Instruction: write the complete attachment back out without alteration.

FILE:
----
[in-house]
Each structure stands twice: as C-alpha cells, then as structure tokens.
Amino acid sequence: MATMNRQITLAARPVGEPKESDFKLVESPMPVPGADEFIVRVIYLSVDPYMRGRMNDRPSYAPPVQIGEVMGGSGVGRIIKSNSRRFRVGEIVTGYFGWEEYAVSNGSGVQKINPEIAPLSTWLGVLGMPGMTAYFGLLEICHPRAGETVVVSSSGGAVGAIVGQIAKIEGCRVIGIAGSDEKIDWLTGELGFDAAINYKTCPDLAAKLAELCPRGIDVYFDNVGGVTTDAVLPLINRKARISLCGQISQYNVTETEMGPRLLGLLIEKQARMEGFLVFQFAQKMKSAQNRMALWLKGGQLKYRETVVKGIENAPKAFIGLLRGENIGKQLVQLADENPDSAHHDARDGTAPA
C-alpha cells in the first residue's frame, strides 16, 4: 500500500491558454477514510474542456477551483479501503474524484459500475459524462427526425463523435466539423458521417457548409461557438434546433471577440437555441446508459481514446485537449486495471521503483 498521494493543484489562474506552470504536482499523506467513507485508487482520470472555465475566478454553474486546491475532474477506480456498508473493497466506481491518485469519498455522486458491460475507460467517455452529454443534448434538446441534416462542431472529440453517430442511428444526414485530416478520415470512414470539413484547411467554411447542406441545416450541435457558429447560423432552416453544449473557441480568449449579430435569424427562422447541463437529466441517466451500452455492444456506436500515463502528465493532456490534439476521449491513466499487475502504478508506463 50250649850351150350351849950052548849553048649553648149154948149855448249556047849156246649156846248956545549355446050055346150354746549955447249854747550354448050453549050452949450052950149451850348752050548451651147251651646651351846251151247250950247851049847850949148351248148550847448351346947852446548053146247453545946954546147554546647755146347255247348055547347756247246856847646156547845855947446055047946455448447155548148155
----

[in-house]
Each structure stands twice: as C-alpha cells, then as structure tokens.
Amino acid sequence: MATMNRQITLAARPVGEPKESDFKLVESPMPVPGADEFIVRVIYLSVDPYMRGRMNDRPSYAPPVQIGEVMGGSGVGRIIKSNSRRFRVGEIVTGYFGWEEYAVSNGSGVQKINPEIAPLSTWLGVLGMPGMTAYFGLLEICHPRAGETVVVSSSGGAVGAIVGQIAKIEGCRVIGIAGSDEKIDWLTGELGFDAAINYKTCPDLAAKLAELCPRGIDVYFDNVGGVTTDAVLPLINRKARISLCGQISQYNVTETEMGPRLLGLLIEKQARMEGFLVFQFAQKMKSAQNRMALWLKGGQLKYRETVVKGIENAPKAFIGLLRGENIGKQLVQLADENPDSAHHDARDGTAPA
C-alpha cells in the first residue's frame, strides 16, 4: 500500500491558454477514510474542456477551483479501503474524484459500475459524462427526425463523435466539423458521417457548409461557438434546433471577440437555441446508459481514446485537449486495471521503483 498521494493543484489562474506552470504536482499523506467513507485508487482520470472555465475566478454553474486546491475532474477506480456498508473493497466506481491518485469519498455522486458491460475507460467517455452529454443534448434538446441534416462542431472529440453517430442511428444526414485530416478520415470512414470539413484547411467554411447542406441545416450541435457558429447560423432552416453544449473557441480568449449579430435569424427562422447541463437529466441517466451500452455492444456506436500515463502528465493532456490534439476521449491513466499487475502504478508506463 50250649850351150350351849950052548849553048649553648149154948149855448249556047849156246649156846248956545549355446050055346150354746549955447249854747550354448050453549050452949450052950149451850348752050548451651147251651646651351846251151247250950247851049847850949148351248148550847448351346947852446548053146247453545946954546147554546647755146347255247348055547347756247246856847646156547845855947446055047946455448447155548148155